Swallowing the majority of Alyster's hand with only half a mouth, he bit off what he could, leaving just the little finger and the ball of the fist, which wiggled with eccentricity even without the thumb.
Spots of black and gray sprinkled Alyster's vision and his head hummed with numbness, feeling excruciating pain but unable to process it much more than the cold, which too felt excruciating. His voice caught somewhere in his throat and stayed there, making him choke. It became a short fit, but it only lasted the span of a few more angry shakes. Quickly the boy's body was nothing but the gentle squirms of a hacked up snake. Complacently, relieved with the incapacitation of the boy, the tall man opened his mouth again and took off the rest of Alyster's hand below the wrist. But an unpleasantness swelled in his stomach. This feeling was revolt. He'd taken in too many bones, too much of what was not edible. Soon he might start to convulse himself. With alarm, he started to feel as if there was not enough time to get more of the arm out of the tight layers of sleeve so he turned the body over a bit looking for something more available and less dangerous. Unexpectedly, Alyster started to shiver again, in dull convulsions. To stop it the tall man beat at the kid's head to render him gone again. And then the tall man grabbed at a handful of Alyster's shirt and coat and ripped a wide hole in the fabric, exposing chalk white skin, and he lifted the boy higher so that his midsection was for the better part bared, and at once, took a large bite from the boy's side. Thick sheets of muscle and strands of tissue and blood and fat fell out in a downpour, which the tall man tried to drink in as much as possible before it was too late and he became too tired or sick to go any further.
It felt like ages. Like decades had passed. Black spots in existence became kinder. He punched again at the stilled boy's head, cracking the skull and pushing one of the eyes out onto the cheek.
It stopped immediately any further throes the boy would be capable of. Though this was a relief and a surprise to the tall man, it was not something he'd intentioned. Alyster blinked once, then closed his good eye completely, shivered gently again, softly, and was still.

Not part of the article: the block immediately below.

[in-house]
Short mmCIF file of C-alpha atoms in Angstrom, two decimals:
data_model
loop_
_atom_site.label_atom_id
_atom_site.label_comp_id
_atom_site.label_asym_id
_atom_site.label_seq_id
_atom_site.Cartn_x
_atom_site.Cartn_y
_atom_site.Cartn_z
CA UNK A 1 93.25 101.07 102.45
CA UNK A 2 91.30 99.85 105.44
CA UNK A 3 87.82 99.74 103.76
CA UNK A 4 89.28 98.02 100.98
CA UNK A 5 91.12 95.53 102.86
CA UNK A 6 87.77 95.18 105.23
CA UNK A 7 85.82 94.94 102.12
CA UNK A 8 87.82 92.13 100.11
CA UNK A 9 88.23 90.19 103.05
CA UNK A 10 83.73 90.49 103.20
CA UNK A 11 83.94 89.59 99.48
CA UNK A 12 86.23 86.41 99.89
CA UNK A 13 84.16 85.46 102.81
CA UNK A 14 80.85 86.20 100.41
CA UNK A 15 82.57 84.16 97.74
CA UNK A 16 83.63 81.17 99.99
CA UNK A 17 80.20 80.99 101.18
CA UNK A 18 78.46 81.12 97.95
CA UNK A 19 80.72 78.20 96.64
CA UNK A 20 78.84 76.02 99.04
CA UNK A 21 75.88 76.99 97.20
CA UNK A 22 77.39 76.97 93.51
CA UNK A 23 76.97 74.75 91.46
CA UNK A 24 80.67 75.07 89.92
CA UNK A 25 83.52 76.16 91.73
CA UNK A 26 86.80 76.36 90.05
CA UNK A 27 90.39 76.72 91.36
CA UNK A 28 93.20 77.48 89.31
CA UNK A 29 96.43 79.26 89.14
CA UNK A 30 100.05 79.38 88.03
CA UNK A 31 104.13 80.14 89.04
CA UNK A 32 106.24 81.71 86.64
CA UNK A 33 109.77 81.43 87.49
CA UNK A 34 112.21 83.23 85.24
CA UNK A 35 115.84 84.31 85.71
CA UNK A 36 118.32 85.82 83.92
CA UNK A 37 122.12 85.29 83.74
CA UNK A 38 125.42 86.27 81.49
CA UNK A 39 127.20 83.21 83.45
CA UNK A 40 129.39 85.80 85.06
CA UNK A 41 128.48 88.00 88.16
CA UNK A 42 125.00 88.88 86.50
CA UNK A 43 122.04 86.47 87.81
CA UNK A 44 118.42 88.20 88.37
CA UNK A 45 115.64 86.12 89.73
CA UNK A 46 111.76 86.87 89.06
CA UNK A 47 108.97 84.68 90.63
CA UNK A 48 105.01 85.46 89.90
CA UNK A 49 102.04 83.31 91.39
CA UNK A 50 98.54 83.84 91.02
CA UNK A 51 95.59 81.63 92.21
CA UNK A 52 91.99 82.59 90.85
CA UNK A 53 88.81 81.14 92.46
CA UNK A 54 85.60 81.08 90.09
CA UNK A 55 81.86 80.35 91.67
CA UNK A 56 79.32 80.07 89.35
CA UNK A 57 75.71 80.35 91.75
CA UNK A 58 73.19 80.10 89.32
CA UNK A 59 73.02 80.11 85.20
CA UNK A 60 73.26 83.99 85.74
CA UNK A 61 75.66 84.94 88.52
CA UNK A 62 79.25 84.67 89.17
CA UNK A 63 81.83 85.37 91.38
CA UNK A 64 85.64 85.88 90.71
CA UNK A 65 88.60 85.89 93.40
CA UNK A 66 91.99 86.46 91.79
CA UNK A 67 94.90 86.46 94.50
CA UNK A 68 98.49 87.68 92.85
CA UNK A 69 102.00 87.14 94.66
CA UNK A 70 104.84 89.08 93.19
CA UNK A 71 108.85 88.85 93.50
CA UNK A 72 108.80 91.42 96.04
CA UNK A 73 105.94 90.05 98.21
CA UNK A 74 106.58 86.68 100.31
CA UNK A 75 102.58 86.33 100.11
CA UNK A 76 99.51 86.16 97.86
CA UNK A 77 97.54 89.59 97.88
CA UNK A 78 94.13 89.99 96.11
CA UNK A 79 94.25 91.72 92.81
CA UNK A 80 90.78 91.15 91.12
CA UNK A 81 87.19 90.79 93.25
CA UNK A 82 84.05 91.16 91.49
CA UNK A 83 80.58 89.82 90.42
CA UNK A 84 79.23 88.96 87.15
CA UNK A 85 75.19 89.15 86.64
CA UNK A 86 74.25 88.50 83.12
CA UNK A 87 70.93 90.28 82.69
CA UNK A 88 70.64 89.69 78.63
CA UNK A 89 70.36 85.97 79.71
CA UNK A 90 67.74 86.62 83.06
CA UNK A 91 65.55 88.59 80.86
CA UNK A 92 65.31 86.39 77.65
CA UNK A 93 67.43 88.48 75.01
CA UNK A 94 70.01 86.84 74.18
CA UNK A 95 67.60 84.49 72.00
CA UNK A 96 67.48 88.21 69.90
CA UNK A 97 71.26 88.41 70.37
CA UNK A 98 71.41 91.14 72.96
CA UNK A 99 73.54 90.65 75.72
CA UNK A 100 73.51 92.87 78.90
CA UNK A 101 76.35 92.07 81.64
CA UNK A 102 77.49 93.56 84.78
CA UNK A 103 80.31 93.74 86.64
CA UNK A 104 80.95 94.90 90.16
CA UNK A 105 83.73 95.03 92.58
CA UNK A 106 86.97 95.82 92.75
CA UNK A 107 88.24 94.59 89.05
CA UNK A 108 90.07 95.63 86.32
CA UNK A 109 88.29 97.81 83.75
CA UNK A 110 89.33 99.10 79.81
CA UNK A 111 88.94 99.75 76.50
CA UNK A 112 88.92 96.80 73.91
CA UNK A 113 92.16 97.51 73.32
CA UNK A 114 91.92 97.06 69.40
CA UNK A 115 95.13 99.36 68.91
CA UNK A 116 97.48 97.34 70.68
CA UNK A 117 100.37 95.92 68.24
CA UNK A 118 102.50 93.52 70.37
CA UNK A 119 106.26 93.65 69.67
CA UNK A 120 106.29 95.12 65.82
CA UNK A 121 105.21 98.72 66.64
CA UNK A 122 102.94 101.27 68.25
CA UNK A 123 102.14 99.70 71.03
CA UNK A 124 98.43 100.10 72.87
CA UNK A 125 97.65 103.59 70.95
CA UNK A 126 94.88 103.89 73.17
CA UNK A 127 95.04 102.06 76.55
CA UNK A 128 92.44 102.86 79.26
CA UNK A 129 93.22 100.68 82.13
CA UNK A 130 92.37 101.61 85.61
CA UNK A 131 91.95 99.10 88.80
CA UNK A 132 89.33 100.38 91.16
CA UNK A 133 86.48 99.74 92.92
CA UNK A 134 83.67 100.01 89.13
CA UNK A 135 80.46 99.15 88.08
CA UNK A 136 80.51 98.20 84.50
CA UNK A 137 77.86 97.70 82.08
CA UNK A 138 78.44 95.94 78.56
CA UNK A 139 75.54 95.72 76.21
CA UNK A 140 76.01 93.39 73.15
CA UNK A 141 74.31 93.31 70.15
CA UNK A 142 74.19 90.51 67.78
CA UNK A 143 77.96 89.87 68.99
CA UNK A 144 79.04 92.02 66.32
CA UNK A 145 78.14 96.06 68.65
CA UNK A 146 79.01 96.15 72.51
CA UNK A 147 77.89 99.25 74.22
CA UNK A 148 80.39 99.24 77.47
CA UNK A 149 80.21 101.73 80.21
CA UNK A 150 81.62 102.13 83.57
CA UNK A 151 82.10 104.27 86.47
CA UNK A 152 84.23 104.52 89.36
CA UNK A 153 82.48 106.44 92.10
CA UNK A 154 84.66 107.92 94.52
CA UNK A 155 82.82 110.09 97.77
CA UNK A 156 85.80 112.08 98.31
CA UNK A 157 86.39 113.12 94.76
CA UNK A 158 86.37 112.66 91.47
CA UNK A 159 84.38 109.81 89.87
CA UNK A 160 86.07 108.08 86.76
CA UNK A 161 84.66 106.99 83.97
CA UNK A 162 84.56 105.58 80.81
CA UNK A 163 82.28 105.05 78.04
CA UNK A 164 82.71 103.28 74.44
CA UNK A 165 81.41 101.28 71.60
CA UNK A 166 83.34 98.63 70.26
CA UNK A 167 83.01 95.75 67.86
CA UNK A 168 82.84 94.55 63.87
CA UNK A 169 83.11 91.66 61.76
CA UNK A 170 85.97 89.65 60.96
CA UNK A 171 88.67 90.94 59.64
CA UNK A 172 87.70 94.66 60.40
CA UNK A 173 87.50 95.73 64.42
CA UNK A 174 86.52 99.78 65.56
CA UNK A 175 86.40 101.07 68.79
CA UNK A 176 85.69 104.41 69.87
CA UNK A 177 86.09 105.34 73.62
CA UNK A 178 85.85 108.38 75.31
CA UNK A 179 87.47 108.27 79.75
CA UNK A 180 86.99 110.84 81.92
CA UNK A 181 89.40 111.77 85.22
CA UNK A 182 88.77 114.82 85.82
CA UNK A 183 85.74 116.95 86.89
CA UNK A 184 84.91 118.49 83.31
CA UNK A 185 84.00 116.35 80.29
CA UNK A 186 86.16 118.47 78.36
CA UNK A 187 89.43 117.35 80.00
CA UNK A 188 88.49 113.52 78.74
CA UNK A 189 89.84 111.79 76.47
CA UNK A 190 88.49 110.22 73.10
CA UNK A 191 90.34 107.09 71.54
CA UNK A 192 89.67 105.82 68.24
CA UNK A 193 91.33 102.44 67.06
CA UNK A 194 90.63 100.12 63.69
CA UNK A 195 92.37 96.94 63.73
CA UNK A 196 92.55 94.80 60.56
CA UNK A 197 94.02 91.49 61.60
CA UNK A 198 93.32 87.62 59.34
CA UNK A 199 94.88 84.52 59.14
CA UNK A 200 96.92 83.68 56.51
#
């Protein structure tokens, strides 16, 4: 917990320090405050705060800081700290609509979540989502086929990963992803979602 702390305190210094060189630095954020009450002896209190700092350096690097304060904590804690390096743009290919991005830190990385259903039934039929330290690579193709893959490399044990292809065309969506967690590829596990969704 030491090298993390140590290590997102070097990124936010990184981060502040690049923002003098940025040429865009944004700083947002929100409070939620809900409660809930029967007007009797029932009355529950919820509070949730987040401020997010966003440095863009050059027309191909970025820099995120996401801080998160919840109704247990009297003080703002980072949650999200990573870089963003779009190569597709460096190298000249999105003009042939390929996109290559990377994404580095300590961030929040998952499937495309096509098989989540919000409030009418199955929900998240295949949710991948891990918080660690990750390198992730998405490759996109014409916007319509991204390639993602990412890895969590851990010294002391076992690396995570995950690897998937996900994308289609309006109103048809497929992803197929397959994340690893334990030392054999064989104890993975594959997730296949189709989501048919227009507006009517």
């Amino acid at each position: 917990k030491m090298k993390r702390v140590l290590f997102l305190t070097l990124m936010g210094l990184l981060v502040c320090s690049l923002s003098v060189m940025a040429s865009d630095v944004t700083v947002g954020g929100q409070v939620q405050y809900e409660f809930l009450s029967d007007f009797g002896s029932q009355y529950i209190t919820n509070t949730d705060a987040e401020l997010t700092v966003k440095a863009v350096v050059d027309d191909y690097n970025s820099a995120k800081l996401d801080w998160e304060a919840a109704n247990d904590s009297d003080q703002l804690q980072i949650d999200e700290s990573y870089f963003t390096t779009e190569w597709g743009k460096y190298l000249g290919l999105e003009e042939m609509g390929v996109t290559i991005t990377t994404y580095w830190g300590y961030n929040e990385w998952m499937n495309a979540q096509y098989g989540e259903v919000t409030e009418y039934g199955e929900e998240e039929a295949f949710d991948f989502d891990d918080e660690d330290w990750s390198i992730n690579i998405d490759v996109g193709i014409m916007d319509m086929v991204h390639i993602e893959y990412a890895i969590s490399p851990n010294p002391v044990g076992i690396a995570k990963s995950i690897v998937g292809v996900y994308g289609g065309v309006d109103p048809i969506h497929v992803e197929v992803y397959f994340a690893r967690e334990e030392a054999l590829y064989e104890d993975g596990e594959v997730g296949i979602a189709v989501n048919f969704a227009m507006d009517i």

The tall man took hold of one of Alyster's legs and then got a grip on his neck with the other hand, and took a few more bites from the swell of his belly and the soft ring of fat around the plump little body. With only half a mouth of weak, damaged teeth to work with the effort was more exhausting and painful than he had counted on, but he had to keep doing it before he grew too tired to move.
Each little move hurt even more. It sent bolts of anger through his body and so he squeezed Alyster's body until more bones popped and shattered.
Accordingly, as feared, his bites grew more aggravated but less powerful, and it became panic, which was of no help. It was like biting through steel to pull any more out of the boy, and the chewing slowed considerably, and he had to actually spit some of it out of his mouth to swallow just a portion. He let one half of the body fall and tried to grab at the soft matter slipping from the wounds but it fell through his fingers, slippery and too fast for his reflexes. And just like that the man was exhausted. He held very still, holding the wet, torn body, unable to let himself drop it but also convinced he may have to within the next few moments, for the simple lack of strength.